Sector analysis: Rail
The second round of the rail franchise battle sees many firms not traditionally known for their rail expertise scooping up the work, writes Richard Parnham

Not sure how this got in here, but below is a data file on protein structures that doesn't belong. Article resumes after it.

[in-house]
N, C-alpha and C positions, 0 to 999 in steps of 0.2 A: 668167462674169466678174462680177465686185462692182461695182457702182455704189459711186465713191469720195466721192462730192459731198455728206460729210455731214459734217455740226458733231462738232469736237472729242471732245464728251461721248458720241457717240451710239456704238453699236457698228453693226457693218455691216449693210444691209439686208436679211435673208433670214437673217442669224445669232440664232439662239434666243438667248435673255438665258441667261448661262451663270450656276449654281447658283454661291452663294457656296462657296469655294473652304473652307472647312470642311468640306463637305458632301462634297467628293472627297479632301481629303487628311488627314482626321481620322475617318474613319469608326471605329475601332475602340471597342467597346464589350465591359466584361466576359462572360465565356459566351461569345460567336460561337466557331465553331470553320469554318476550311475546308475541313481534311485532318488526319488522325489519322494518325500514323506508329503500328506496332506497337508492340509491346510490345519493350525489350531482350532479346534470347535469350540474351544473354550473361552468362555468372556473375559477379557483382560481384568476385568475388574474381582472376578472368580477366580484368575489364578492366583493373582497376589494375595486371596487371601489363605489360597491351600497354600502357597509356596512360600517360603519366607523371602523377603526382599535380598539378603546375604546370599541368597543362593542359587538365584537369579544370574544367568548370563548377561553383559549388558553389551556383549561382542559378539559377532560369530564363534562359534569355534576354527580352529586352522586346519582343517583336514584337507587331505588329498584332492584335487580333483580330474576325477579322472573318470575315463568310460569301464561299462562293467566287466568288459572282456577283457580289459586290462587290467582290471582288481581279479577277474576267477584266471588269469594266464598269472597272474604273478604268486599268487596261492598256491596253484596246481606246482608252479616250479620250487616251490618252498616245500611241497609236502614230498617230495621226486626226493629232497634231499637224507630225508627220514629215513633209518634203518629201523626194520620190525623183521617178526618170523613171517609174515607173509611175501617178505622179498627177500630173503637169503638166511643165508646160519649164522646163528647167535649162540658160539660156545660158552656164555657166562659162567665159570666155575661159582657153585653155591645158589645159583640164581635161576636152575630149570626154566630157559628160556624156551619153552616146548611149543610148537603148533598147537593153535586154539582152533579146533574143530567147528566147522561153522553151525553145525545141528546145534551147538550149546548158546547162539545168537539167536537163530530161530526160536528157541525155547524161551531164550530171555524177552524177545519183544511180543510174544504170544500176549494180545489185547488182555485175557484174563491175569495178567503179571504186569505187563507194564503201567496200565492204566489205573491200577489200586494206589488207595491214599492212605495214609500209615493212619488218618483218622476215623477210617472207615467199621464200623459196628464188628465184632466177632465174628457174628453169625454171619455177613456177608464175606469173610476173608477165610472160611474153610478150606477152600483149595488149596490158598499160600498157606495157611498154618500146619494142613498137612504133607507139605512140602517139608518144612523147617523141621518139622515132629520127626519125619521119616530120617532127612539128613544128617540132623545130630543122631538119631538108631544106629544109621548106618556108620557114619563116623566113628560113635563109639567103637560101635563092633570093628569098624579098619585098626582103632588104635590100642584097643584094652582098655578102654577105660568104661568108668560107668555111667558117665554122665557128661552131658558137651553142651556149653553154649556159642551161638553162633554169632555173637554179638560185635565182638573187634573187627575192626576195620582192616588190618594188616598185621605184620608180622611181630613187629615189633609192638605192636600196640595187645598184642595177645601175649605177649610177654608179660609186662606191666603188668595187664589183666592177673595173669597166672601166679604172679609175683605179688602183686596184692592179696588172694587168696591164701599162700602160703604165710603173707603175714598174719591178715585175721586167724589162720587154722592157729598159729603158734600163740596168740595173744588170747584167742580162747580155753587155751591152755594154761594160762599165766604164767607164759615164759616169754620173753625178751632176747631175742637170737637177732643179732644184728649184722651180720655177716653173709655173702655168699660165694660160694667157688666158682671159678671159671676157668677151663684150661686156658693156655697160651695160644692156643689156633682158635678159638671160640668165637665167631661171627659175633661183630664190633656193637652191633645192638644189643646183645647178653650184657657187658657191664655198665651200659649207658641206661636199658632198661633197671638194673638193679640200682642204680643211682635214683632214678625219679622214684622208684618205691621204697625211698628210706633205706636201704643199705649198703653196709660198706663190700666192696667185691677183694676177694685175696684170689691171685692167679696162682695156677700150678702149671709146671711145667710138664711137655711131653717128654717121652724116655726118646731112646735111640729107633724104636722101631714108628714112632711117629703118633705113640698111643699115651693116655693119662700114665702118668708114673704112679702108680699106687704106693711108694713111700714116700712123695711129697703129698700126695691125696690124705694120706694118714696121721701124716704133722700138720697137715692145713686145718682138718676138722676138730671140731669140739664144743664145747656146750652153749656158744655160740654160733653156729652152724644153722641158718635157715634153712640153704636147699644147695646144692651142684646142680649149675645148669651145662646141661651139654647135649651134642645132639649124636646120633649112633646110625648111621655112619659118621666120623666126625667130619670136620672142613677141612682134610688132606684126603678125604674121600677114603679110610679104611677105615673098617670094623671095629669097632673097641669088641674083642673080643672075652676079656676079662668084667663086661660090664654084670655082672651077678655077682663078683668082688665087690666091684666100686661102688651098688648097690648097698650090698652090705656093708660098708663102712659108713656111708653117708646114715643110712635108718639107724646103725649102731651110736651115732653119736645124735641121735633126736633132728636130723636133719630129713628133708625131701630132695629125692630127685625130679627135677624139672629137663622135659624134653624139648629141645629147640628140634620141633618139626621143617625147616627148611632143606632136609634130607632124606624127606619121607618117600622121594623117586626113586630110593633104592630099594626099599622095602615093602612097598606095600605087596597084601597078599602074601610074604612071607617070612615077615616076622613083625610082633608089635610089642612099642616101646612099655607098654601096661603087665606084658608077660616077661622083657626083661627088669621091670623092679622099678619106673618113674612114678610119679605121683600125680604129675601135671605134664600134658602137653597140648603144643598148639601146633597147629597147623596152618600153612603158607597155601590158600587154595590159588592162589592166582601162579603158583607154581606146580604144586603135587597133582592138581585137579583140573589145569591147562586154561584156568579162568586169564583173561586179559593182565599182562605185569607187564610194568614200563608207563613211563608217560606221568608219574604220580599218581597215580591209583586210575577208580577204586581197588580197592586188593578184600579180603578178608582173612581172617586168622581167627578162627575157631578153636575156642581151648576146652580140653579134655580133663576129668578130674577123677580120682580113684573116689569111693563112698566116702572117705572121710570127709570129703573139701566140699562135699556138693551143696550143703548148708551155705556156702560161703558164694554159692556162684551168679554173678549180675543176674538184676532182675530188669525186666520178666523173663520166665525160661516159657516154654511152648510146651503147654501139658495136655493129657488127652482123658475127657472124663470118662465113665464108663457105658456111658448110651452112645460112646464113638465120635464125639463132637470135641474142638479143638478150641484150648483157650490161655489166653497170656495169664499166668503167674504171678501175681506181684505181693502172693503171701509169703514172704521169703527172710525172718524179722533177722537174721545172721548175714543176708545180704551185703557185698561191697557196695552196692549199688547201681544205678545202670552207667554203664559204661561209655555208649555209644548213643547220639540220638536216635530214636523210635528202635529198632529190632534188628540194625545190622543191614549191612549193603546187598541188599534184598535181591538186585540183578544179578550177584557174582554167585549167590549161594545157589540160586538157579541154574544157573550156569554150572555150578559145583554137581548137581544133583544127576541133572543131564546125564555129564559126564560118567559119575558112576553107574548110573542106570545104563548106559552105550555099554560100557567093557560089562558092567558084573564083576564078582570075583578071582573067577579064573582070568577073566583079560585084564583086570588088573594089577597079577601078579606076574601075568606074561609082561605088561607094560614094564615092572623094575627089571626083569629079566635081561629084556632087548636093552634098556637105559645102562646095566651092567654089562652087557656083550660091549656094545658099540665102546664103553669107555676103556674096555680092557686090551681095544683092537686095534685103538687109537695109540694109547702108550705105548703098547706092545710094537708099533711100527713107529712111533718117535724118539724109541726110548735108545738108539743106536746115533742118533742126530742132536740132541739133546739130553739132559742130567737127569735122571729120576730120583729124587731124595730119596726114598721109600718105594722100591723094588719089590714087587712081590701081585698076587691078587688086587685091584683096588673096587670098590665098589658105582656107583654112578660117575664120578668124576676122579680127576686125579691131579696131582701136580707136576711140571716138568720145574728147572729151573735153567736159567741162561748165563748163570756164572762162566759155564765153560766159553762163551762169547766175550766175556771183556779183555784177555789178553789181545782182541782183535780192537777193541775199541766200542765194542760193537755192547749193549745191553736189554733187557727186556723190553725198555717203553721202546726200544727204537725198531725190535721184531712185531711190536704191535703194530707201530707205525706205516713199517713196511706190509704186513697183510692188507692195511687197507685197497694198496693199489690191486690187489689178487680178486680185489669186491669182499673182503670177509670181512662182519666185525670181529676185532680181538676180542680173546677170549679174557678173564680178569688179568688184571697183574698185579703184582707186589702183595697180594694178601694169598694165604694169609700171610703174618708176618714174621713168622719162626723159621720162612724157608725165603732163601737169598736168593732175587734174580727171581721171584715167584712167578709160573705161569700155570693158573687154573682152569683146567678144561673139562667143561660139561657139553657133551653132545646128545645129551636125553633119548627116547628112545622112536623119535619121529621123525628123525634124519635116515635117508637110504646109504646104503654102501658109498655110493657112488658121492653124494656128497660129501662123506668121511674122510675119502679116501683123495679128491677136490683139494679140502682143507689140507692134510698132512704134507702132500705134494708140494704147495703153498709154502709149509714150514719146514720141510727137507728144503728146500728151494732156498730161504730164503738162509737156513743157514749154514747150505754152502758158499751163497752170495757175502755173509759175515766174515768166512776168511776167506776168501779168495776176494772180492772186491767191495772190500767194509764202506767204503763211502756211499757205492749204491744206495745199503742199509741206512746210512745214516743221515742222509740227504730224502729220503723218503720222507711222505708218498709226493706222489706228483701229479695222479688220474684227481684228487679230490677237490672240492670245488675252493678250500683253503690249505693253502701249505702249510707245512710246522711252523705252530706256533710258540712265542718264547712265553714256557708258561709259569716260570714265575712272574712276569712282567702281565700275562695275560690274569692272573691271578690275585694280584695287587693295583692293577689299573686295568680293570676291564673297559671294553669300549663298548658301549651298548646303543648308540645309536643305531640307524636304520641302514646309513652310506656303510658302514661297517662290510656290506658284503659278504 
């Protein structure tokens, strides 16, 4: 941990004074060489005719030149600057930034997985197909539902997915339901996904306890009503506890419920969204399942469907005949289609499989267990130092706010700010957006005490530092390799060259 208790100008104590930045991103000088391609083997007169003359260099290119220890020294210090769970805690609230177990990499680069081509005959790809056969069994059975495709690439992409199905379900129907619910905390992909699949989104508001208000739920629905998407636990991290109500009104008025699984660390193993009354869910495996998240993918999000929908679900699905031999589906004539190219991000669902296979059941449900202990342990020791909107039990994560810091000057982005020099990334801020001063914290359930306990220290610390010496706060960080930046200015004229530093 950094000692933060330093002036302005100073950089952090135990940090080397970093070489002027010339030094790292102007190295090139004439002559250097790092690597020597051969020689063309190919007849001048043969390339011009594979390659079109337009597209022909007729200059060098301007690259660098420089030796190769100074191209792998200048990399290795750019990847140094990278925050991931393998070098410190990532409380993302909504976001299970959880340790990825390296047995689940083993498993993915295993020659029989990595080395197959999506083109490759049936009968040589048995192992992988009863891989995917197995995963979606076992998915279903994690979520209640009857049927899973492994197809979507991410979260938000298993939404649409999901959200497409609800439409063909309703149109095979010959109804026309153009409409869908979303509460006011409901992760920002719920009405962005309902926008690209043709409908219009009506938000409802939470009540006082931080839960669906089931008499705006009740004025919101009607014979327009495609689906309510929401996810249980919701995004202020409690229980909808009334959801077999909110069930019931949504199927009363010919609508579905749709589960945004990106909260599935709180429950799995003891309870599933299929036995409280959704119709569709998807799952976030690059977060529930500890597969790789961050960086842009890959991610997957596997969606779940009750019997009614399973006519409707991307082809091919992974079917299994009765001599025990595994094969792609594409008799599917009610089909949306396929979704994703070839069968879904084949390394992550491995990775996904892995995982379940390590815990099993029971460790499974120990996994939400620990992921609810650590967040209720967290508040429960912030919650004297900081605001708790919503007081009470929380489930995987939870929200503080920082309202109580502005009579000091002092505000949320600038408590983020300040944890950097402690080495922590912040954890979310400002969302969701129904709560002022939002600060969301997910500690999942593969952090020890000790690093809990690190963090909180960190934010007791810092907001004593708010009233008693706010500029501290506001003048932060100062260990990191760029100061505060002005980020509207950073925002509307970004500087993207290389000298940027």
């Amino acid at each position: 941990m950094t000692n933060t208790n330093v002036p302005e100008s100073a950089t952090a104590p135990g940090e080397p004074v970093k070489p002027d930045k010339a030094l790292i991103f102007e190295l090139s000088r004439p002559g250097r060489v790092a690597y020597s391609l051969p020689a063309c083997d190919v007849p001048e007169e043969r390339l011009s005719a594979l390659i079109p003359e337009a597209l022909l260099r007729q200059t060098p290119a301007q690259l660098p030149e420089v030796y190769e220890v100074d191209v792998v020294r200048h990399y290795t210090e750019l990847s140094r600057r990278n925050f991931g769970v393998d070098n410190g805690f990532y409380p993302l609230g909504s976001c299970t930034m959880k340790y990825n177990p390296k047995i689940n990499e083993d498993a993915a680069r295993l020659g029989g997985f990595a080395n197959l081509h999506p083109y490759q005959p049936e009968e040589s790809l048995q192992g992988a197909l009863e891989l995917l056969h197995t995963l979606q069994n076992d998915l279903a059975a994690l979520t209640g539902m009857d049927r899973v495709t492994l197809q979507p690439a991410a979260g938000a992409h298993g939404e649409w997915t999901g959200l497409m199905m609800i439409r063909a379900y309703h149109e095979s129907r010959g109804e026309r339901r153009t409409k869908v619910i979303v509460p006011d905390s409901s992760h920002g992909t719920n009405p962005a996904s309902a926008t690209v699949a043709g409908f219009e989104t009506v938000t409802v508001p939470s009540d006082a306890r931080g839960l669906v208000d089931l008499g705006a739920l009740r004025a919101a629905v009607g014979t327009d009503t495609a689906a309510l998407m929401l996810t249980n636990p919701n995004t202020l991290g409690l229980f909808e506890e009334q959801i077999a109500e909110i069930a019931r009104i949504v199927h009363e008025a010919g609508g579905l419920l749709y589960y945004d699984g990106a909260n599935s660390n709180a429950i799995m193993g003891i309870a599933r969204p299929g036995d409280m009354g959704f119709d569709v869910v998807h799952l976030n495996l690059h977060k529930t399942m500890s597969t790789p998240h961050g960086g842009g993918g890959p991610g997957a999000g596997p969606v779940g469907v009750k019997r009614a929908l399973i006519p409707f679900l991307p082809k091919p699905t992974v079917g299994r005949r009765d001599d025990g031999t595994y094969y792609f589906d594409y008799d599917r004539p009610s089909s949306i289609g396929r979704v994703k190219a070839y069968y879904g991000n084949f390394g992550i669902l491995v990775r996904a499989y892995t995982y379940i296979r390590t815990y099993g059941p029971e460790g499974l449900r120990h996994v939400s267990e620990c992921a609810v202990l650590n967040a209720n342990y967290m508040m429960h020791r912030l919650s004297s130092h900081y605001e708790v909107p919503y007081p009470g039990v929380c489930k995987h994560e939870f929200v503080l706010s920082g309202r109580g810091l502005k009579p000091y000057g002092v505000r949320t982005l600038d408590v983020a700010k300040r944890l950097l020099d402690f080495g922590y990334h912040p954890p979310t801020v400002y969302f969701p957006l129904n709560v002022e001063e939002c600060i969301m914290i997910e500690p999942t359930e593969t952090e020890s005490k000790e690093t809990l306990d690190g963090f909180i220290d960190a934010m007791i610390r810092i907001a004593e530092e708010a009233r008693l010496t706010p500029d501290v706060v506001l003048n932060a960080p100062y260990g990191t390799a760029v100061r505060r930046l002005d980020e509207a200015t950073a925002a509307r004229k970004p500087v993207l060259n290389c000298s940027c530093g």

During the next two years, 17 out of the current 25 rail franchises will be up for renewal, and the existing rail operators are jostling for the coveted preferred bidder status. Last month, M40 Trains, the holding company of Chiltern Railways, became the first train operating company (TOC) to become preferred bidder for a new £370m 20-year franchise between London and Birmingham. In the same month the Shadow Strategic Rail Authority (SSRA), advised by Linklaters & Alliance and Eversheds, announced that three companies – Stagecoach Holdings, FirstGroup and Sea Containers -would be allowed to bid for the South West Trains franchise, run by Stagecoach.For the law firms advising the rail sector, the stakes are high. Not only is the current franchise tender process providing new work for firms acting for TOCs, those firms that represent the winning franchise holders will be assured of new work. The new TOCs are expected to make far greater use of external law firms as they invest in infrastructure and new rolling stock.So which firms stand to gain most work from the rail sector? Simmons & Simmons, which handles more than 80% of Railtrack’s legal work, can be guaranteed a place at the top table. Simon Osborne, Railtrack’s company secretary and solicitor, says the firm will continue to handle Railtrack’s major project work, such as the Channel Tunnel Rail Link. Similarly, Norton Rose continues to be highly active in the train leasing sector, representing the three rolling stock companies in their introduction of train protection and warning system equipment.However, it is which firms act for the TOCs that may cause the greatest surprise. According to research carried out by hemscott.NET, many of the firms that advise TOCs have not previously been recognised as rail experts. For example, Ashurst Morris Crisp is currently the legal adviser to National Express, which holds five of the 25 rail franchises, while Osborne Clarke advises Prism Rail, which holds four franchises in the southern half of the UK.One explanation for the lack of recognition of rail expertise is that the industry has changed rapidly since privatisation. Few firms have built up sufficiently long-term relationships with their clients to allow them to stand out among their peers. Many of the franchise owners that dominate the rail scene did not exist when the original franchises were awarded four years ago. Prism Rail is a good example of the rapid pace of change. Earlier this year, the company announced it would be taken over by National Express and that it would also hand back two of its existing rail franchises, Cardiff Railway and South Wales & West Railway, to the Strategic Rail Authority in March 2001.As a result of this upheaval, several firms that now act for the rail franchise holders have only been elevated to the position of main adviser within the last 12 months. Pinsent Curtis has only recently been nominated main adviser to Arriva, owner of the Northern Spirit and Merseyside Electric franchises, while Burges Salmon became a main adviser to the FirstGroup alongside Slaughter and May and Paull & Williamsons within the last 12 months.But some firms have been sidelined as the industry has matured. GB Railways originally instructed Lawrence Graham on its flotation in 1996, but by 1999 the company had settled on Theodore Goddard and Denton Hall as its main advisers. By 2000, the company had changed its mind again, now claiming Theodore Goddard and Goodman Derrick as its main legal counsel. According to Mark Swindell, head of rail at DLA, the consolidation among rail franchise holders is a direct result of government policy. “Franchise holders will move towards a kind of public-private partnership, where rail operating companies take significant risks with regards to infrastructure, rolling stock and stations,” says Swindell, who acts for Vivendi Environmental, owner of the two Connex franchises.“The Government wants TOCs to be able to stand up to Railtrack, rather than be small companies that make small profit margins. I believe the existing TOCs will not be able to win the new franchises unless they have the financial ability to slug it out with Railtrack.” Jeremy Simon, corporate services director at Prism Rail, shares this view. “The SSRA is encouraging joint venture investments between the TOCs and Railtrack, but also between the TOCs and third parties,” he says. “Although Railtrack has vast amounts of money to invest, it is not enough by itself for the huge modernisation that is required over the next 10 years.” Simon points to Chiltern Railway, which has been awarded a 20-year franchise, as an example of a model for future development. John Laing now ultimately owns Chiltern Railways. “John Laing are investing substantial sums into structural improvements. As a construction group, they are well placed to do that,” says Simon. The consolidation of the rail industry has led to concerns that law firms could become embroiled in conflict situations. Simmons has deliberately targeted other emerging rail markets rather than risk a conflict with Railtrack. The firm has built up a portfolio of international work over the past 12 months, which includes acting on an underground infrastructure project in Dublin, as well as for one of the new London Underground infrastructure companies.The perils of law firms acting in a conflict situation were most graphically illustrated in 1999 when Sea Containers, owner of the Great North Eastern franchise, applied for an injunction against Denton Hall, effectively preventing it from working for rival train service Virgin Trains. The subject is still a sensitive one among private practice and in-house lawyers. Virgin Trains refuses to disclose which firms are on its legal panel beyond saying that it uses a “selection of high-quality law firms” while Richards Butler, the firm that took over from Denton Hall, was initially nervous about confirming its involvement with Great North Eastern. It is understood that Sea Containers insisted that panel firms acted exclusively for them. Richards Butler was appointed precisely because it did not have a significant rail practice. The next few years look promising for firms involved in the railway industry. New, longer franchises for train operators, increased investment and renewed government support promise to create a boom for firms acting for rail clients. As in 1996, with the new franchises up for grabs, the field is again open for firms to make their mark in this sector. Their only challenge is to be on the winning side.Richard Parnham is assistant editor of business and legal portal hemscottlegal.com.